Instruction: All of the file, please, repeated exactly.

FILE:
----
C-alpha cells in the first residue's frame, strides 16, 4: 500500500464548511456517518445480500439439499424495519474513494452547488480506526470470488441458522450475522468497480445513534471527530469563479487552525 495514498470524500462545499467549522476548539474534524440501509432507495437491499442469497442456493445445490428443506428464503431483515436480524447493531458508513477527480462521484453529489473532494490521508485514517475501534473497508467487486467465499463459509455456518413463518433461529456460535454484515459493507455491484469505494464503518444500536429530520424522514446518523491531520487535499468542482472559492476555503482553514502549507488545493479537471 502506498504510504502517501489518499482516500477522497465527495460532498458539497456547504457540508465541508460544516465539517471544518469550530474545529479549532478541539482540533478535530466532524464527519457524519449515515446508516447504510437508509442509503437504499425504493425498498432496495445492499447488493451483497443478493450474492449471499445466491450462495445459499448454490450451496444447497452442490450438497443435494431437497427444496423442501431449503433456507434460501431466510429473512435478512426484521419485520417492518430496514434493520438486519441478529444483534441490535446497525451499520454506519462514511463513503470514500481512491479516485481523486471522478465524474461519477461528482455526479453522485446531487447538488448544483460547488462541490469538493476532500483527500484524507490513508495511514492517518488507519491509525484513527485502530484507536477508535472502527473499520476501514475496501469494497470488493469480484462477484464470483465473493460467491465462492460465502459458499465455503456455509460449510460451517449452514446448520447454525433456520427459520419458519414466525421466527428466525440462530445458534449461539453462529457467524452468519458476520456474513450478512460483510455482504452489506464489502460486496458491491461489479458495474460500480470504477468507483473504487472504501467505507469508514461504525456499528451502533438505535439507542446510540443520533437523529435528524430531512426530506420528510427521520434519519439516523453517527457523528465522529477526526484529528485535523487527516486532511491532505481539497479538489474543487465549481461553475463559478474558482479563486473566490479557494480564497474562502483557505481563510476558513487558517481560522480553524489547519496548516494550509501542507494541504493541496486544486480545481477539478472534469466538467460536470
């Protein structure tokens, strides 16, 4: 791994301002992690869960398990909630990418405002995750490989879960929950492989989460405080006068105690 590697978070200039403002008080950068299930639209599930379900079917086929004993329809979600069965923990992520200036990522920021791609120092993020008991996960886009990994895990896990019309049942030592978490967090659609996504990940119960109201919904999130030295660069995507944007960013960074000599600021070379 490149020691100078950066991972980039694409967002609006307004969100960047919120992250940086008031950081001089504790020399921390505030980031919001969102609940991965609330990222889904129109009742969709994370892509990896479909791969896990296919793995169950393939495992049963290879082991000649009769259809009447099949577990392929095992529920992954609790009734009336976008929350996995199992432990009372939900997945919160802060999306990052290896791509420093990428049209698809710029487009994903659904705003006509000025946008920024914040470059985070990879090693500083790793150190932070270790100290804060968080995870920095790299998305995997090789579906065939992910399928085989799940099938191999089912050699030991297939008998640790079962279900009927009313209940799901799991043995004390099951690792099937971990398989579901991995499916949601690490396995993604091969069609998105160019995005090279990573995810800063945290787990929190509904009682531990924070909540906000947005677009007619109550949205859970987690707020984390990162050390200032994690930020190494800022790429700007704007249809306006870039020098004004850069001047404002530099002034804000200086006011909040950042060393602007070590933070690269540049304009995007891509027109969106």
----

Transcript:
C-alpha cells in the first residue's frame, strides 16, 4: 500500500464548511456517518445480500439439499424495519474513494452547488480506526470470488441458522450475522468497480445513534471527530469563479487552525 495514498470524500462545499467549522476548539474534524440501509432507495437491499442469497442456493445445490428443506428464503431483515436480524447493531458508513477527480462521484453529489473532494490521508485514517475501534473497508467487486467465499463459509455456518413463518433461529456460535454484515459493507455491484469505494464503518444500536429530520424522514446518523491531520487535499468542482472559492476555503482553514502549507488545493479537471 502506498504510504502517501489518499482516500477522497465527495460532498458539497456547504457540508465541508460544516465539517471544518469550530474545529479549532478541539482540533478535530466532524464527519457524519449515515446508516447504510437508509442509503437504499425504493425498498432496495445492499447488493451483497443478493450474492449471499445466491450462495445459499448454490450451496444447497452442490450438497443435494431437497427444496423442501431449503433456507434460501431466510429473512435478512426484521419485520417492518430496514434493520438486519441478529444483534441490535446497525451499520454506519462514511463513503470514500481512491479516485481523486471522478465524474461519477461528482455526479453522485446531487447538488448544483460547488462541490469538493476532500483527500484524507490513508495511514492517518488507519491509525484513527485502530484507536477508535472502527473499520476501514475496501469494497470488493469480484462477484464470483465473493460467491465462492460465502459458499465455503456455509460449510460451517449452514446448520447454525433456520427459520419458519414466525421466527428466525440462530445458534449461539453462529457467524452468519458476520456474513450478512460483510455482504452489506464489502460486496458491491461489479458495474460500480470504477468507483473504487472504501467505507469508514461504525456499528451502533438505535439507542446510540443520533437523529435528524430531512426530506420528510427521520434519519439516523453517527457523528465522529477526526484529528485535523487527516486532511491532505481539497479538489474543487465549481461553475463559478474558482479563486473566490479557494480564497474562502483557505481563510476558513487558517481560522480553524489547519496548516494550509501542507494541504493541496486544486480545481477539478472534469466538467460536470
């Protein structure tokens, strides 16, 4: 791994301002992690869960398990909630990418405002995750490989879960929950492989989460405080006068105690 590697978070200039403002008080950068299930639209599930379900079917086929004993329809979600069965923990992520200036990522920021791609120092993020008991996960886009990994895990896990019309049942030592978490967090659609996504990940119960109201919904999130030295660069995507944007960013960074000599600021070379 490149020691100078950066991972980039694409967002609006307004969100960047919120992250940086008031950081001089504790020399921390505030980031919001969102609940991965609330990222889904129109009742969709994370892509990896479909791969896990296919793995169950393939495992049963290879082991000649009769259809009447099949577990392929095992529920992954609790009734009336976008929350996995199992432990009372939900997945919160802060999306990052290896791509420093990428049209698809710029487009994903659904705003006509000025946008920024914040470059985070990879090693500083790793150190932070270790100290804060968080995870920095790299998305995997090789579906065939992910399928085989799940099938191999089912050699030991297939008998640790079962279900009927009313209940799901799991043995004390099951690792099937971990398989579901991995499916949601690490396995993604091969069609998105160019995005090279990573995810800063945290787990929190509904009682531990924070909540906000947005677009007619109550949205859970987690707020984390990162050390200032994690930020190494800022790429700007704007249809306006870039020098004004850069001047404002530099002034804000200086006011909040950042060393602007070590933070690269540049304009995007891509027109969106």